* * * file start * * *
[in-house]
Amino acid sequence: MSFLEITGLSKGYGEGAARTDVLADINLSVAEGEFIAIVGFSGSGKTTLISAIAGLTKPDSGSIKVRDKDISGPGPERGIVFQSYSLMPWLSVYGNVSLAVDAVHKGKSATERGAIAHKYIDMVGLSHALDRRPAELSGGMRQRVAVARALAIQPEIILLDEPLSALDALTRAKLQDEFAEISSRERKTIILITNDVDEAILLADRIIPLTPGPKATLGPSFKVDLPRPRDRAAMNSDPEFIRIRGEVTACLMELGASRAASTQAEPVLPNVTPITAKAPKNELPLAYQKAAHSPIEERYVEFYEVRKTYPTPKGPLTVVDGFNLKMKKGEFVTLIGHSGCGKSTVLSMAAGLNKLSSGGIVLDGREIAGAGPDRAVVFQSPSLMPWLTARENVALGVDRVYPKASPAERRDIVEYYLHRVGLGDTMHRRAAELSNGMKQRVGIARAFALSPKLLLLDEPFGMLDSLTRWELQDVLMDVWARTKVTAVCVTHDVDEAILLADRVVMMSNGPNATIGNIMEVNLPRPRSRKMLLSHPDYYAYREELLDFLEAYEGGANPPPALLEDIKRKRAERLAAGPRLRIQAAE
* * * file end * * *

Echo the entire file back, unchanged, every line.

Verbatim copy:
[in-house]
Amino acid sequence: MSFLEITGLSKGYGEGAARTDVLADINLSVAEGEFIAIVGFSGSGKTTLISAIAGLTKPDSGSIKVRDKDISGPGPERGIVFQSYSLMPWLSVYGNVSLAVDAVHKGKSATERGAIAHKYIDMVGLSHALDRRPAELSGGMRQRVAVARALAIQPEIILLDEPLSALDALTRAKLQDEFAEISSRERKTIILITNDVDEAILLADRIIPLTPGPKATLGPSFKVDLPRPRDRAAMNSDPEFIRIRGEVTACLMELGASRAASTQAEPVLPNVTPITAKAPKNELPLAYQKAAHSPIEERYVEFYEVRKTYPTPKGPLTVVDGFNLKMKKGEFVTLIGHSGCGKSTVLSMAAGLNKLSSGGIVLDGREIAGAGPDRAVVFQSPSLMPWLTARENVALGVDRVYPKASPAERRDIVEYYLHRVGLGDTMHRRAAELSNGMKQRVGIARAFALSPKLLLLDEPFGMLDSLTRWELQDVLMDVWARTKVTAVCVTHDVDEAILLADRVVMMSNGPNATIGNIMEVNLPRPRSRKMLLSHPDYYAYREELLDFLEAYEGGANPPPALLEDIKRKRAERLAAGPRLRIQAAE